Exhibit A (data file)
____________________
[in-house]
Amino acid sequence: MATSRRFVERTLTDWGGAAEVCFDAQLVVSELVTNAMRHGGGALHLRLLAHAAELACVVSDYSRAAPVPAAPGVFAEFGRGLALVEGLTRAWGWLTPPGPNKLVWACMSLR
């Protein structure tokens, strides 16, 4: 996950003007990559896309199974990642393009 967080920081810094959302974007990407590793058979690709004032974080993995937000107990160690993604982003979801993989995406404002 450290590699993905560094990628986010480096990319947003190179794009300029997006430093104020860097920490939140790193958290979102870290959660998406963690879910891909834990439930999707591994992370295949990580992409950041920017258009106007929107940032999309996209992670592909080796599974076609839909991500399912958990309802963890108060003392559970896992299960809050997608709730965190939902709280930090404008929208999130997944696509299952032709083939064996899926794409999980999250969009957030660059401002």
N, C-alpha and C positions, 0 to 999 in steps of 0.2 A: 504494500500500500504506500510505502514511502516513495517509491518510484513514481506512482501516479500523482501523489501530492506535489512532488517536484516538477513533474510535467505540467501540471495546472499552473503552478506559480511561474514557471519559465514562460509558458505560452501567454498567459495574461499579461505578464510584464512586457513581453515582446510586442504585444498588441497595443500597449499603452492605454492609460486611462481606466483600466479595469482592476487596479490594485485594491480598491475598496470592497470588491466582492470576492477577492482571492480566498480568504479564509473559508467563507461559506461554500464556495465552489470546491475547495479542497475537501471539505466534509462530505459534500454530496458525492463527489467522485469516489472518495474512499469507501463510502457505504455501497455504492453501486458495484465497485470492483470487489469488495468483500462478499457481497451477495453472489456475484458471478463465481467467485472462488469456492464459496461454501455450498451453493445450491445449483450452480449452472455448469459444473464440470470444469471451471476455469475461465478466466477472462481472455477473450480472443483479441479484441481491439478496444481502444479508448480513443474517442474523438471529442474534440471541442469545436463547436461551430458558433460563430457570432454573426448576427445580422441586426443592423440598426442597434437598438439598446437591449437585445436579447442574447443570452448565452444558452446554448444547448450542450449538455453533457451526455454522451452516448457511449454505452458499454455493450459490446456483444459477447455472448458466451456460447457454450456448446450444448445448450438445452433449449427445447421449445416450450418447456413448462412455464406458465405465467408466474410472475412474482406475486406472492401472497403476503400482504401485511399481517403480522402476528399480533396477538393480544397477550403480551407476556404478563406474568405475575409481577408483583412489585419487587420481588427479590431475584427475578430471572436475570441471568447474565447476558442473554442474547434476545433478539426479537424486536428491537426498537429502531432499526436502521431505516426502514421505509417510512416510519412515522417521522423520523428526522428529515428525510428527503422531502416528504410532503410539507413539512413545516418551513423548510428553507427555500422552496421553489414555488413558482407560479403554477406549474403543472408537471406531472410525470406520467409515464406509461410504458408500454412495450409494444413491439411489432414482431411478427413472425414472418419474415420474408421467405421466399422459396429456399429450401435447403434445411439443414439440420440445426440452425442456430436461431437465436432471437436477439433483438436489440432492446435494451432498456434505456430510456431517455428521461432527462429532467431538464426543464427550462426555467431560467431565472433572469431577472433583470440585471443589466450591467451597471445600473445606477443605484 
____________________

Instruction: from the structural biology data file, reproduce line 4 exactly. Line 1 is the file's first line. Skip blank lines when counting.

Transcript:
N, C-alpha and C positions, 0 to 999 in steps of 0.2 A: 504494500500500500504506500510505502514511502516513495517509491518510484513514481506512482501516479500523482501523489501530492506535489512532488517536484516538477513533474510535467505540467501540471495546472499552473503552478506559480511561474514557471519559465514562460509558458505560452501567454498567459495574461499579461505578464510584464512586457513581453515582446510586442504585444498588441497595443500597449499603452492605454492609460486611462481606466483600466479595469482592476487596479490594485485594491480598491475598496470592497470588491466582492470576492477577492482571492480566498480568504479564509473559508467563507461559506461554500464556495465552489470546491475547495479542497475537501471539505466534509462530505459534500454530496458525492463527489467522485469516489472518495474512499469507501463510502457505504455501497455504492453501486458495484465497485470492483470487489469488495468483500462478499457481497451477495453472489456475484458471478463465481467467485472462488469456492464459496461454501455450498451453493445450491445449483450452480449452472455448469459444473464440470470444469471451471476455469475461465478466466477472462481472455477473450480472443483479441479484441481491439478496444481502444479508448480513443474517442474523438471529442474534440471541442469545436463547436461551430458558433460563430457570432454573426448576427445580422441586426443592423440598426442597434437598438439598446437591449437585445436579447442574447443570452448565452444558452446554448444547448450542450449538455453533457451526455454522451452516448457511449454505452458499454455493450459490446456483444459477447455472448458466451456460447457454450456448446450444448445448450438445452433449449427445447421449445416450450418447456413448462412455464406458465405465467408466474410472475412474482406475486406472492401472497403476503400482504401485511399481517403480522402476528399480533396477538393480544397477550403480551407476556404478563406474568405475575409481577408483583412489585419487587420481588427479590431475584427475578430471572436475570441471568447474565447476558442473554442474547434476545433478539426479537424486536428491537426498537429502531432499526436502521431505516426502514421505509417510512416510519412515522417521522423520523428526522428529515428525510428527503422531502416528504410532503410539507413539512413545516418551513423548510428553507427555500422552496421553489414555488413558482407560479403554477406549474403543472408537471406531472410525470406520467409515464406509461410504458408500454412495450409494444413491439411489432414482431411478427413472425414472418419474415420474408421467405421466399422459396429456399429450401435447403434445411439443414439440420440445426440452425442456430436461431437465436432471437436477439433483438436489440432492446435494451432498456434505456430510456431517455428521461432527462429532467431538464426543464427550462426555467431560467431565472433572469431577472433583470440585471443589466450591467451597471445600473445606477443605484 